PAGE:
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‘Female Viagra’ Is a Big Flop, It Barely Increases the Sex Drive

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Remember ‘the female Viagra’ and the great clamour over US Food and Drug Administration’s approval of the ‘little pink pill’ last year?

Well, the drug to treat waning sex drive in women hit American markets 4 months ago, but it is linked only to a ‘marginal’ increase in sexual arousal and satisfaction, according to a new study published in medical journal JAMA.

Let me recap it for you: The drug -Flibanserin (fluh-BAN-ser-in- generic name), or Addyi, the brand name created a lot of buzz last year. It was hyped as the drug that will soar libido, self-esteem and improve relationships. Sounded like the perfect miracle pill.

We told you back in August 2015 that women should not be celebrating just yet because in clinical trials, the pill was only a little more effective than placebo and that has been proved now.

Must Listen: You Can Hear The Audio Version Of the Story Here:

Sprout Pharmaceutical’s drug, Addyi was dubbed as the female Viagra - an oddly inaccurate name for a drug which works only slightly more than placebo (Photo: AP)

Precisely why twice in the past, 2010 and 2013, the US FDA declined to approve it, citing potential risks and marginal benefits. But then, the pharma giants played on the lines of women empowerment, gender bias. The debate on the safety and efficacy of the drug turned into whether the FDA was being sexist in not approving a drug for female desire.

Basically pharmaceutical giants gamed the system and the US FDA folded. Don’t get me wrong, I am all for women getting their groove back but making them into dizzy and nauseous guinea pigs is plain brutal.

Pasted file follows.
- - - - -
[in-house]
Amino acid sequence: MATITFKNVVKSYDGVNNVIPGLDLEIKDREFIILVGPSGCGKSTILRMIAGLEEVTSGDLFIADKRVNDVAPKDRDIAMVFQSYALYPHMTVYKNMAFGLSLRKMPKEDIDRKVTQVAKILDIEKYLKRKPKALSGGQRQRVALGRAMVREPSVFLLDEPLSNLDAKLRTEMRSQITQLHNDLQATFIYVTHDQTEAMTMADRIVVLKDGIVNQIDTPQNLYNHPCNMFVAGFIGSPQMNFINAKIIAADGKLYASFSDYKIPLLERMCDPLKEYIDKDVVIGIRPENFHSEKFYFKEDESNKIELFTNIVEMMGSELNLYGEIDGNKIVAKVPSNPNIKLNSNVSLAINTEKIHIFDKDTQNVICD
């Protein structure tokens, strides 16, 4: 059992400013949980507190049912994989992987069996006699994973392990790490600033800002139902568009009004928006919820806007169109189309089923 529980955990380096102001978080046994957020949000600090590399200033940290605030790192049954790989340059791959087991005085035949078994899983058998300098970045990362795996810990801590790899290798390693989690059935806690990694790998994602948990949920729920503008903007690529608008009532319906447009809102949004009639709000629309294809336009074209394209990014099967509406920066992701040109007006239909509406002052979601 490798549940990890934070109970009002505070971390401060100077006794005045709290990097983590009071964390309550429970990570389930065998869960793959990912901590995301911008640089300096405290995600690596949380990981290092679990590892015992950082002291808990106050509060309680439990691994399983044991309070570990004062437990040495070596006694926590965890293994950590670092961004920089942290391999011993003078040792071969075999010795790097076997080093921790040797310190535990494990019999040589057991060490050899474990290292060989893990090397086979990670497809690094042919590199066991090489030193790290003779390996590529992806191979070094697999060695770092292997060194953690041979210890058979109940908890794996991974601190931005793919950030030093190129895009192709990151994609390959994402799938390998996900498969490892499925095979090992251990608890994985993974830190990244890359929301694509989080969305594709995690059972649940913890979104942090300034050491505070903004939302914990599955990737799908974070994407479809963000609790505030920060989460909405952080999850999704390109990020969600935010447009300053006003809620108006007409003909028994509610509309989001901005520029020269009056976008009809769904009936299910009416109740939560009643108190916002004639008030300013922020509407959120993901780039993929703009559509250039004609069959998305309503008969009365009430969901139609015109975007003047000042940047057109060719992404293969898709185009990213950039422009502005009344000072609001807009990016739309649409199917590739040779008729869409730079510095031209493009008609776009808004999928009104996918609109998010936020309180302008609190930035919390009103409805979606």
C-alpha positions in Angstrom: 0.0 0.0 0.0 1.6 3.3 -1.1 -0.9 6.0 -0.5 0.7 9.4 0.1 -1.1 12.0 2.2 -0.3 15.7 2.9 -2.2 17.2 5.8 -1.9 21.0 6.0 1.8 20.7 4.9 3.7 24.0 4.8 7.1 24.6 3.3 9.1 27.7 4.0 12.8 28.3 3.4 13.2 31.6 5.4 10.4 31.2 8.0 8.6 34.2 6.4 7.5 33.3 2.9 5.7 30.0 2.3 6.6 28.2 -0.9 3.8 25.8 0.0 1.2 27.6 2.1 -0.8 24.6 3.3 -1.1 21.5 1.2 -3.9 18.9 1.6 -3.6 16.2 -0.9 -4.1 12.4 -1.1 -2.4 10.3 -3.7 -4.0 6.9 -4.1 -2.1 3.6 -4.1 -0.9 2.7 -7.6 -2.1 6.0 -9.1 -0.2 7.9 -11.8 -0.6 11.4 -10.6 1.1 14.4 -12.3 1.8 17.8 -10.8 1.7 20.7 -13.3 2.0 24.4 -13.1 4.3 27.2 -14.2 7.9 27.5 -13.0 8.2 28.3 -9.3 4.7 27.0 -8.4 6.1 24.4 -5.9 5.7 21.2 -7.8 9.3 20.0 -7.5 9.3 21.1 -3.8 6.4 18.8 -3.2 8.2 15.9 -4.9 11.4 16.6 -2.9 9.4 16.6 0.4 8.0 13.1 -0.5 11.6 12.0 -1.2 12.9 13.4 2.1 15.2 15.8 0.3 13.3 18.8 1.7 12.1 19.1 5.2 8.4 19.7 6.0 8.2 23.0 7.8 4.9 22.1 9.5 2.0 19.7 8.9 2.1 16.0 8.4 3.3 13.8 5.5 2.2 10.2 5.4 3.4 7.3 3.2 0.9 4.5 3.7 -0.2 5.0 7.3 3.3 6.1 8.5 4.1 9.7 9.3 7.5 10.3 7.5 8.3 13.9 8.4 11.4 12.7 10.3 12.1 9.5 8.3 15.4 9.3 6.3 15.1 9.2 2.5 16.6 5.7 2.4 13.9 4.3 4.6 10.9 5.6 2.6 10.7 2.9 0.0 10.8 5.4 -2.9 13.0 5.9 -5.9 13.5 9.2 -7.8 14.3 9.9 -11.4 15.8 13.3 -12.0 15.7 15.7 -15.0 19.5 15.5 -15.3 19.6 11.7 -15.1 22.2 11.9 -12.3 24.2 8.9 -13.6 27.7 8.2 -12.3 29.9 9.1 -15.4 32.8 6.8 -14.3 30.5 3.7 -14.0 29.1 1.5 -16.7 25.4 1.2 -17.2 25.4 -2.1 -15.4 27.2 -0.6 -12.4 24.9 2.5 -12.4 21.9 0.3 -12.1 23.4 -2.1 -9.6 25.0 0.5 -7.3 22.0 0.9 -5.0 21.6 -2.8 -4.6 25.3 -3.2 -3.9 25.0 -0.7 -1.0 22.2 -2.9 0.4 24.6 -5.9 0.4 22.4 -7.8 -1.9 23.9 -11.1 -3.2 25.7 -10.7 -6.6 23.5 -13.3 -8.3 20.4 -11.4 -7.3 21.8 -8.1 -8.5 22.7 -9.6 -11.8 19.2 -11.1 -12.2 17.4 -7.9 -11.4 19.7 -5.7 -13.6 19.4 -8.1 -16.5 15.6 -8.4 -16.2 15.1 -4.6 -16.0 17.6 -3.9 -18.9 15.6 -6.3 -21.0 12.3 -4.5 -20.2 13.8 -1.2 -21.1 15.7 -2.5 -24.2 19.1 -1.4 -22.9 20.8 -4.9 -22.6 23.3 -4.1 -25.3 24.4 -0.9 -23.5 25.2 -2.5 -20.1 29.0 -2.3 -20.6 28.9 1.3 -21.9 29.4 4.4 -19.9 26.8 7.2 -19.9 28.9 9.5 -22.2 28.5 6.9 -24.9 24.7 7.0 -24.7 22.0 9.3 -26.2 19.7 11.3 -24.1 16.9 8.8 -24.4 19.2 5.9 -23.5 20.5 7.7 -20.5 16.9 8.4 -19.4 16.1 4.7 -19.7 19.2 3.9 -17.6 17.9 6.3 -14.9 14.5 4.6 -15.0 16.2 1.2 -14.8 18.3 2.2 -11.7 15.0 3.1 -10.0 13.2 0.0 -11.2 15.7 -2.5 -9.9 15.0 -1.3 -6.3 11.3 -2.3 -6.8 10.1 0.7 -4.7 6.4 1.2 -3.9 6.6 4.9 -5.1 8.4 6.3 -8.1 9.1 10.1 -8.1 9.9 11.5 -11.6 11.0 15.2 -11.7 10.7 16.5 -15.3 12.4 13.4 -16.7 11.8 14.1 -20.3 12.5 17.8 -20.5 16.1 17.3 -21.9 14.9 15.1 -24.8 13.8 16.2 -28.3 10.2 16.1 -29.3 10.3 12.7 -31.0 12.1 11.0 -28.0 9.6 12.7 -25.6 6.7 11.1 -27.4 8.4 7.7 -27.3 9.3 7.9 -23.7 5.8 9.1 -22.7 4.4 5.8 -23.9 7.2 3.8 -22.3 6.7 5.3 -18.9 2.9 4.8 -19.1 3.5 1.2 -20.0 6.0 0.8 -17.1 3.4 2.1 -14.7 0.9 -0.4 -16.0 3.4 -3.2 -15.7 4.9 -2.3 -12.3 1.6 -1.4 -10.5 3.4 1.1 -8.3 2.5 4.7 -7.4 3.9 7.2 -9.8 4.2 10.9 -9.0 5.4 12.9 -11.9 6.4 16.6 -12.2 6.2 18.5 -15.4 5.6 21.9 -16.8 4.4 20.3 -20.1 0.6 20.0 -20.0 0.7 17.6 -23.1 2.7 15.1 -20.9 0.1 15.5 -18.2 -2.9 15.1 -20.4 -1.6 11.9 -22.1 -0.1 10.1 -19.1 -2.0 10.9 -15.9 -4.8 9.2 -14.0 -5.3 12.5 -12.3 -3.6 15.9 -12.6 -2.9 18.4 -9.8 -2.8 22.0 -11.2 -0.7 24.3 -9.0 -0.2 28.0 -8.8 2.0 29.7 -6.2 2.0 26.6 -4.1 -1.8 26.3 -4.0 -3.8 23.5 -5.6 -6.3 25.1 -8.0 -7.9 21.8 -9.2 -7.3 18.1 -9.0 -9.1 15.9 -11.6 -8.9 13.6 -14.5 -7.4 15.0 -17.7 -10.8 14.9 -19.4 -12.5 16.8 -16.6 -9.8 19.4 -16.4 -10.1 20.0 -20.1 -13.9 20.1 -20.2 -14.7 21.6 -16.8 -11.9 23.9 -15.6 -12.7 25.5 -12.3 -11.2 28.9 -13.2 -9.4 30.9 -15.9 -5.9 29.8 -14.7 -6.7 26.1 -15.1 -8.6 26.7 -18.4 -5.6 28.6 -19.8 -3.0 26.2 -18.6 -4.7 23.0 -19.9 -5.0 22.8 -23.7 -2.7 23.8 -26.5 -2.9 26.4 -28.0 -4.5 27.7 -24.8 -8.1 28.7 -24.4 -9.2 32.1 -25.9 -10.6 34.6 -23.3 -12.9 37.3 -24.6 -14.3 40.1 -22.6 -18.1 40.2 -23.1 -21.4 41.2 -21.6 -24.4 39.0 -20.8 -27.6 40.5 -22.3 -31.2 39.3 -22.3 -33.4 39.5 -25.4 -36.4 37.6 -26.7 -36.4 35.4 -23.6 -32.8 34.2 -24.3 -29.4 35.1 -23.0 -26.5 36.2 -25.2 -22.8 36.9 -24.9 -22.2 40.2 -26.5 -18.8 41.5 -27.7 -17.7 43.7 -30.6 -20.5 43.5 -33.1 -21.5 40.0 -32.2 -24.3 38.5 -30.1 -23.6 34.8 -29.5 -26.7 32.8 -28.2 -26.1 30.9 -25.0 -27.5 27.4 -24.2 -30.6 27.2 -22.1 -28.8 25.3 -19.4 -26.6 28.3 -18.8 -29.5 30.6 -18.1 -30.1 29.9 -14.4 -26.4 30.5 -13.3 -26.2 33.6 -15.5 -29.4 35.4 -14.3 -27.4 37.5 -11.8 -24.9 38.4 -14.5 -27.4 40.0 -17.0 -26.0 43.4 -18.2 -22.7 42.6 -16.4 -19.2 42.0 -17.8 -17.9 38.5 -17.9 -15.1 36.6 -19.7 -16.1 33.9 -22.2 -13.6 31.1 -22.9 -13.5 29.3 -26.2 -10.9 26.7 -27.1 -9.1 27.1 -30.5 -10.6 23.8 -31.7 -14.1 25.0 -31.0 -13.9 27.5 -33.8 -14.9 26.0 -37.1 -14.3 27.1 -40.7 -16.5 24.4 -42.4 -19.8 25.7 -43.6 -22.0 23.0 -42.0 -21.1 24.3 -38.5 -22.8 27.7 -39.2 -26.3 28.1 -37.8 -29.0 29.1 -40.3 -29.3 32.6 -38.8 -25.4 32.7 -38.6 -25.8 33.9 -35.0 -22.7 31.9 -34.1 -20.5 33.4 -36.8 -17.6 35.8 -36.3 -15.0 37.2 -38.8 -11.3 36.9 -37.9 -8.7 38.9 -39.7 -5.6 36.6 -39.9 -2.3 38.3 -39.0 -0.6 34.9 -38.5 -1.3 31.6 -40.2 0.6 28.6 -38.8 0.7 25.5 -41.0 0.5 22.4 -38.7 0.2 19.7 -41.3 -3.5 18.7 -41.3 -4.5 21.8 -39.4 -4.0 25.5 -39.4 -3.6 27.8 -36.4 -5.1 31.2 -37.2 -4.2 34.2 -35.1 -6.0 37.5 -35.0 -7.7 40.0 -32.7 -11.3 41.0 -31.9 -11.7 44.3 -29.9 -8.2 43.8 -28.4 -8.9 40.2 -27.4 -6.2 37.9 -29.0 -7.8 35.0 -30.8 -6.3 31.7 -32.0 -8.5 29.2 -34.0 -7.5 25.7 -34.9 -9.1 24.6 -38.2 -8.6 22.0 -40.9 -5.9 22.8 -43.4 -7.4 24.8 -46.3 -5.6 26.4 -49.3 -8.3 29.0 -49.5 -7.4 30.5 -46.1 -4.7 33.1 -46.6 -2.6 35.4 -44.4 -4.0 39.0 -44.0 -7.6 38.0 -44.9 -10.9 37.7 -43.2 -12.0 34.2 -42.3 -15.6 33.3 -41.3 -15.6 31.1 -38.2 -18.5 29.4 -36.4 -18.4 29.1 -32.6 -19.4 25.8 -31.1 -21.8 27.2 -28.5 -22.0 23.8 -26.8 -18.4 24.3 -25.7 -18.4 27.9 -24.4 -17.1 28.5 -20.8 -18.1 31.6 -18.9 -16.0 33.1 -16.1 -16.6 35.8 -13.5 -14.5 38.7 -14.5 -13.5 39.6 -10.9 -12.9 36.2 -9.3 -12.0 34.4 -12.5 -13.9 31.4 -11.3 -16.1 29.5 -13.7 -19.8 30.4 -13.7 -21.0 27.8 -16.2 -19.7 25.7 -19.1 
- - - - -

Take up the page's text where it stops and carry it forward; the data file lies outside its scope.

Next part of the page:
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The Problems With Flibanserin or Addyi

In the past, the drug has been rejected twice by the US FDA because of potential side-effects (Photo: AP) 

Half or one satisfying sexual encounter a month. That is the average benefit a woman gets when she takes Addyi, according to a research published in medical journal JAMA.

Scientists analyzed eight studies of about 5,900 women and concluded that treatment with flibanserin, now marketed as Addyi, resulted in “one-half of an additional sexually satisfying encounter per month, which is marginal.” The study did not define what “one-half” of a sexually satisfying encounter was.

The biggest concern is the side-effects which occurred in 1out of 3 women - low blood pressure, fainting spells, even unconsciousness if the pill was mixed with alcohol.

The drug is not selling well either. Till the end of last month, it was generating an average of only 250 prescriptions a week in the whole of US.

Addyi and Viagra Are Vaguely Related

The reason that Flibanserin is so marginally effective is that no one actually knows what could work for women or why it would work (Photo: iStock)

Viagra for men and Addyi for women - they both fall under the same umbrella topic of “sex” drugs, but that’s about it.

Viagra treats sexual dysfunction in men by relaxing the blood vessels in the penis so that an erection can occur. It’s that easy to treat sexual disorders in men and that’s why there are 26 FDA approved drugs for the same in the market.

But male and female sex problems have nothing in common.

Very rarely is low libido in women a physical issue. It is mostly mental and emotional factors that lead to disinterest in sex. Flibanserin, on the other hand works by normalising dopamine, serotonin and noradrenaline levels in the female brain.

But there are other factors on which women’s sex drive is dependent, like low self-esteem or a mundane relationship and these aren’t things which can be dealt with medically. And sex drive weans with age too.

The big question then, while the women in the trial reported ONE extra episode of sexual satisfaction than those on placebo, was the positive trend enough for the FDA to outweigh its risks? And is one extra sexual event even meaningful? I think women have already answered that question with their lack of enthusiasm in getting prescriptions.

Also Read: Will You Soak Your Newborn With Vaginal Juices?

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